A repositionable and retrievable valve proved safe and effective at 30 days in high-risk patients who underwent transcatheter aortic valve replacement (TAVR). Results from the REPRISE II study were published in the Sept. 30 issue of the Journal of the American College of Cardiology.
REPRISE II (Repositionable Percutaneous Replacement of Stenotic Aortic Valve Through Implantation of Lotus Valve SystEm) is a prospective, single-arm, multicenter trial designed to assess the safety and performance of the Lotus Valve System (Boston Scientific). The study enrolled 120 patients at high surgical risk with severe aortic stenosis in 2013 who were implanted with 23 mm or 27 mm valves. The valves are repositionable and retrievable and the system contains an adaptive seal, features that are thought to reduce the risk of paravalvular regurgitation.
Ian T. Meredith, AM, MBBS, PhD, of MonashHEART in Clayton, Australia, and other REPRISE II researchers looked at mean valve pressure and mortality at 30 days to evaluate performance and safety, respectively.
Patients had a mean age of 84.4 years. More than half were women and 76 percent were New York Heart Association (NYHA) functional class III or IV before treatment. Physicians implanted the valve successfully in all patients and resheathed the device in 26.7 percent of cases, all successfully. One patient died due to cardiac perforation.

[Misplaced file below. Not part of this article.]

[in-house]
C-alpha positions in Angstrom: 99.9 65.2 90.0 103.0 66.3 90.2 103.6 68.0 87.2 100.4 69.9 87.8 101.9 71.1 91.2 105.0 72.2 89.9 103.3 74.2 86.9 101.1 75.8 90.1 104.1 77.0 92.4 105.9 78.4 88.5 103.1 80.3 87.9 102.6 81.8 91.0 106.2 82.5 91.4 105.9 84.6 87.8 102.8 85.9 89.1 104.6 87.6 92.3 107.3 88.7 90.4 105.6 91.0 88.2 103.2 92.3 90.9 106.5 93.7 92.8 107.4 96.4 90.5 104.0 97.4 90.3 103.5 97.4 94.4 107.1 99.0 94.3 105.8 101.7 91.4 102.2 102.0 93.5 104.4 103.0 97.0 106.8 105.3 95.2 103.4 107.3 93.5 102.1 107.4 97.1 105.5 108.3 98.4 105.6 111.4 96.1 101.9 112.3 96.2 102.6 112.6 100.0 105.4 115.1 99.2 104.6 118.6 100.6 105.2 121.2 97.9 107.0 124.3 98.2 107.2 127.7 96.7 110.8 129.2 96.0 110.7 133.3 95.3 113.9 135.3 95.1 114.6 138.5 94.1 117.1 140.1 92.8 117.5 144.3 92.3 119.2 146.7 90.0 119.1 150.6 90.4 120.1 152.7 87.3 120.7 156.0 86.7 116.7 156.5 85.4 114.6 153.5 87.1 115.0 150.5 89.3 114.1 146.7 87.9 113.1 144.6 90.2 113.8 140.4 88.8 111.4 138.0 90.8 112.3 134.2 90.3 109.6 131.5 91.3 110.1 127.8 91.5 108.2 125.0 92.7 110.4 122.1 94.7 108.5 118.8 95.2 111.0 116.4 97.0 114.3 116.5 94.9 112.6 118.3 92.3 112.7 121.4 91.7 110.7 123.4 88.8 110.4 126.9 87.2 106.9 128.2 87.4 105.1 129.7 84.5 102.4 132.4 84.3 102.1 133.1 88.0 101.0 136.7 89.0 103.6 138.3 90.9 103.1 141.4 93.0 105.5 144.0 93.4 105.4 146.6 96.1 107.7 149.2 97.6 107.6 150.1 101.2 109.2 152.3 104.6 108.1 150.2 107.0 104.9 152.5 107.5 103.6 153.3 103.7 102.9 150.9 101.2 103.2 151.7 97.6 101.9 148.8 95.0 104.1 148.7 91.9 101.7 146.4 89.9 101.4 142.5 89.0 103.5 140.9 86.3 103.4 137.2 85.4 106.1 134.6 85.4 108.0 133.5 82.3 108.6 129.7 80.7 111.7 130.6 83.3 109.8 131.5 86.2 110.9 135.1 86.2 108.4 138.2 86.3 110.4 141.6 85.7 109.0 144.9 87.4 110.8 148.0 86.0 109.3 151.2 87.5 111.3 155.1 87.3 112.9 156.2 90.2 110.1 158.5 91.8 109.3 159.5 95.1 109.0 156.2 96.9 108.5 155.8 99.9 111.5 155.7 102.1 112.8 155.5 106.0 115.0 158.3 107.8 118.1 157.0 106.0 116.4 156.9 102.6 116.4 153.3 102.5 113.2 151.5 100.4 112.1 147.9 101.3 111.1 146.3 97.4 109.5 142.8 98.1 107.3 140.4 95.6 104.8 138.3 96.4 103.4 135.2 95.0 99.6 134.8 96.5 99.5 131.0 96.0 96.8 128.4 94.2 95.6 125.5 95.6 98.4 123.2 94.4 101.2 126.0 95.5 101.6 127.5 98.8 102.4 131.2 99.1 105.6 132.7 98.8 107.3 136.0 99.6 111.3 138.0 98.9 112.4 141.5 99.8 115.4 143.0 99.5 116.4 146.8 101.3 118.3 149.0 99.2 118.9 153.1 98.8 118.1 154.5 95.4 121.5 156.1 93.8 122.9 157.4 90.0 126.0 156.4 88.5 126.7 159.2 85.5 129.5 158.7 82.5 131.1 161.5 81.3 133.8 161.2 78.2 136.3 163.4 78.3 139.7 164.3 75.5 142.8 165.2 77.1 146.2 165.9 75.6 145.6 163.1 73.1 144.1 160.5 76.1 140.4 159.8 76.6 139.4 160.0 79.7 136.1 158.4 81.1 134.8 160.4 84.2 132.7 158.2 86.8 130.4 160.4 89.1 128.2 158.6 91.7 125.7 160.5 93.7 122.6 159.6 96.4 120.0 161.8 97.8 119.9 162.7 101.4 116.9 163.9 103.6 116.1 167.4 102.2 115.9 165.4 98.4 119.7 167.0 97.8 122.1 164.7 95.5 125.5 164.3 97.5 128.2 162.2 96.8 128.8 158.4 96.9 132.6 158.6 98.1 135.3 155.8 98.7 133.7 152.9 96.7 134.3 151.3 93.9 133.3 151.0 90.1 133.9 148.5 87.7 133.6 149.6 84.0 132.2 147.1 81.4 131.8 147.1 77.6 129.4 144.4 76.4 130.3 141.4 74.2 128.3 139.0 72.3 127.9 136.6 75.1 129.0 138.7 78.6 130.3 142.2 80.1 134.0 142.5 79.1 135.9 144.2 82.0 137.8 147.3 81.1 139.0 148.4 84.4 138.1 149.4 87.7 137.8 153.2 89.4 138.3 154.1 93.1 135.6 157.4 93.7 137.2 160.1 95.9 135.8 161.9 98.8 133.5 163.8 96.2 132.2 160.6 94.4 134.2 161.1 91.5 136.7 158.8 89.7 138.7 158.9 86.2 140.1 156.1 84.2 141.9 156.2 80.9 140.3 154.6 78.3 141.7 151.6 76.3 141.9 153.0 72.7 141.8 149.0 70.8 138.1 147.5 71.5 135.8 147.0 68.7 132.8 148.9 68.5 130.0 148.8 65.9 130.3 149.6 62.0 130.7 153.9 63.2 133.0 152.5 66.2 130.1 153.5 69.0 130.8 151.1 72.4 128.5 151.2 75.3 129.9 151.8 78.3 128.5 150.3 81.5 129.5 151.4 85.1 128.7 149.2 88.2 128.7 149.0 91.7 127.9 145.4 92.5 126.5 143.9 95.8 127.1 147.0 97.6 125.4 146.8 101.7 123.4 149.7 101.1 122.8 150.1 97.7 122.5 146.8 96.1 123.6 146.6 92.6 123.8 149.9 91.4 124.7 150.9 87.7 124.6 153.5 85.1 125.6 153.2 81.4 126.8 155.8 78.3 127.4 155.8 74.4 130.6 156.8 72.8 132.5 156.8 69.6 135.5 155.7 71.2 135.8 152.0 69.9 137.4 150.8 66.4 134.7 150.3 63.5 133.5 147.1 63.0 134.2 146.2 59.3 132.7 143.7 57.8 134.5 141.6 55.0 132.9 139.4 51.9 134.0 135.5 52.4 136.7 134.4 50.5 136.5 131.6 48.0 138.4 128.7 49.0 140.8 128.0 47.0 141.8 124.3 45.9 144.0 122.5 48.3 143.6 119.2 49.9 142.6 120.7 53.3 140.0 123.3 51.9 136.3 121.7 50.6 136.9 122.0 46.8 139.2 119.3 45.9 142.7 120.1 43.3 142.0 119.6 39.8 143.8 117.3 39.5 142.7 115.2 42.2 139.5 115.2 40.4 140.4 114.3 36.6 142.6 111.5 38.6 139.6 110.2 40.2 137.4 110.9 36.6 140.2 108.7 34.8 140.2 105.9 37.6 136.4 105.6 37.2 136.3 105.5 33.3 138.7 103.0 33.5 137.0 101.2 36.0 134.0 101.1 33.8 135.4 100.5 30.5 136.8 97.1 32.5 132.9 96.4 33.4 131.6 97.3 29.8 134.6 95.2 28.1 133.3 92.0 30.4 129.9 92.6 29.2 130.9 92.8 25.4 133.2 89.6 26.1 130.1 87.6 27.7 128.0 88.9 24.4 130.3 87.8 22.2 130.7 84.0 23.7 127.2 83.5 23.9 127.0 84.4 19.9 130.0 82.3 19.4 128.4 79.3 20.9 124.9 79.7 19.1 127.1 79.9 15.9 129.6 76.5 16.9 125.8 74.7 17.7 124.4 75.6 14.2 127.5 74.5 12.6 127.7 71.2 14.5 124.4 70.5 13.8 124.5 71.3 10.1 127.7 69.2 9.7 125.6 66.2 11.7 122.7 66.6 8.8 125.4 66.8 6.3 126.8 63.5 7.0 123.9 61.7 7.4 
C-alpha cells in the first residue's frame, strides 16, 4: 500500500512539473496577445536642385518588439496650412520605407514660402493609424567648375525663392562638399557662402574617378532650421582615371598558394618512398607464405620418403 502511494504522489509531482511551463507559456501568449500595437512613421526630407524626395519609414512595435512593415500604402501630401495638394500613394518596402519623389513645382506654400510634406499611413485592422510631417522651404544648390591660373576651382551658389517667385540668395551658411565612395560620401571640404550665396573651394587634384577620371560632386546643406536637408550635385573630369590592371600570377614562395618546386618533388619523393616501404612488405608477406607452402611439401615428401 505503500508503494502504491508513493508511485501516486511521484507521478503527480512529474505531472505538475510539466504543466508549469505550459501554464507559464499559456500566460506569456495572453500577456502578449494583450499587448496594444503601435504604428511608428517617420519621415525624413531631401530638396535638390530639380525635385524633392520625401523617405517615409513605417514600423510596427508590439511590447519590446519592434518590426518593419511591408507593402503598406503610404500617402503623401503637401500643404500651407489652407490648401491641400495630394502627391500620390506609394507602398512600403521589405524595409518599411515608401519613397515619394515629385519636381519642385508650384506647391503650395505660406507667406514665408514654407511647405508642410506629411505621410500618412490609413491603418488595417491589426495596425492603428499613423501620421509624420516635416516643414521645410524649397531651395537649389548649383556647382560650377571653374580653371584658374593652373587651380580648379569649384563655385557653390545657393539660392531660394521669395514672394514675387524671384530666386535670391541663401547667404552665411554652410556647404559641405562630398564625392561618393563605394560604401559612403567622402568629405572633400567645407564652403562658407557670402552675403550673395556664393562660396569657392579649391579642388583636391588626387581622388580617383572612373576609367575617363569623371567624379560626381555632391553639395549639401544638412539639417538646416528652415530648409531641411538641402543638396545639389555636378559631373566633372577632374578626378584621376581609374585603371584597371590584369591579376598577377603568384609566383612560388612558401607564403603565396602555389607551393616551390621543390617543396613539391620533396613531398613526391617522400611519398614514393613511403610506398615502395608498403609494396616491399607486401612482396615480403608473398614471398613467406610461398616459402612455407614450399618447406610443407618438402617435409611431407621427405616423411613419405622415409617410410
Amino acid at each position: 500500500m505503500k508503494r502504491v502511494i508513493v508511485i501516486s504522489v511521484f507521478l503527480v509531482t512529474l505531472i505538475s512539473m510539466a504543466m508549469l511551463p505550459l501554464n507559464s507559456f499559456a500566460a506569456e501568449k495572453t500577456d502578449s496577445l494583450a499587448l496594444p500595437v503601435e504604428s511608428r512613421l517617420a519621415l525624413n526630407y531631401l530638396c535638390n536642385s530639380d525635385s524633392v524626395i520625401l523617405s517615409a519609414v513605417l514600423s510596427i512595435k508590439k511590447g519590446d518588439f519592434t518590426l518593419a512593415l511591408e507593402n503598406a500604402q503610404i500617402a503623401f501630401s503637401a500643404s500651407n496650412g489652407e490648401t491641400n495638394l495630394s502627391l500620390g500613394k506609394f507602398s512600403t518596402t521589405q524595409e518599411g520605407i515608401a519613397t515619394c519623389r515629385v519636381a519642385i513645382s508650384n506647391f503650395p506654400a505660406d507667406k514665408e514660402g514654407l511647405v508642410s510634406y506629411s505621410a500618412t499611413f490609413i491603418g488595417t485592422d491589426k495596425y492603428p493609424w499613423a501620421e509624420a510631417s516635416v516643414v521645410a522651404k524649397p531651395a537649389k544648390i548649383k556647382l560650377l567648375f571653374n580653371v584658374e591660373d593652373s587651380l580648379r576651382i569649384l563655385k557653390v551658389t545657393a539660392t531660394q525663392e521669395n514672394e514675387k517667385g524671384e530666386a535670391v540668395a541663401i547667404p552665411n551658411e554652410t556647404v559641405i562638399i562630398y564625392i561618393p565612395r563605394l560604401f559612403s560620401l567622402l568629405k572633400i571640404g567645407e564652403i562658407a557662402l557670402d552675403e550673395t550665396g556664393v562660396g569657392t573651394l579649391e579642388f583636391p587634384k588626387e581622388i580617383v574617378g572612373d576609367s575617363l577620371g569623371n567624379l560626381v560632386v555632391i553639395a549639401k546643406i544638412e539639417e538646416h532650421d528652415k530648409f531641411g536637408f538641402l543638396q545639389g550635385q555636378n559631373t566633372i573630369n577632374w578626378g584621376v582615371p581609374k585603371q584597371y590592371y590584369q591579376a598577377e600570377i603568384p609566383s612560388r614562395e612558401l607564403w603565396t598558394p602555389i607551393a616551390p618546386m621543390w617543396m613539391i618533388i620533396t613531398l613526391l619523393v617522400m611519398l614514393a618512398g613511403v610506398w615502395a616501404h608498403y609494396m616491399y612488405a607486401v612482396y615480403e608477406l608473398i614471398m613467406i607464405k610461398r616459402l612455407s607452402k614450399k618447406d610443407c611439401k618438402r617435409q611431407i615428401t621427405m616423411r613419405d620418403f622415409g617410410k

The 30-day mean aortic valve pressure gradient dropped from 46.4 to 11.5 mm Hg. There were no cases of device migration, embolization or the need for valve-in-valve therapy.
The mortality rate at 30 days totaled 4.2 percent and the stroke rate was 5.9 percent, with 1.7 percent of strokes being disabling. At 30 days, 91 percent of patients were NYHA class I or II. Echocardiograms for 96 patients showed 83.6 percent with no or only a trace of regurgitation, one patient with moderate regurgitation and no patients with severe regurgitation. A total of 28.6 percent of patients needed a permanent pacemaker.
“These results conform the safety and efficacy of the device in patients at high surgical risk with severe aortic stenosis,” the REPRISE II team concluded.
In an accompanying editorial, Paul Sorajja, MD, and Wesley Pederson, MD, of the Minneapolis Heart Institute, called the procedural success remarkable. “Nonetheless, deployment success does not equate to clinical success, and the availability of a therapeutic option, by itself, is not justification for its expanded use” to lower-risk patients. They recommended further investigation into stroke with Lotus to ensure that manipulating the aortic valve during retrieval didn’t contribute to its incidence.
The authors recognized that their study had a small sample size, was not randomized and had a short follow-up period. They wrote that REPRISE III, a randomized controlled trial, will address those limitations. REPRISE II was funded by Boston Scientific.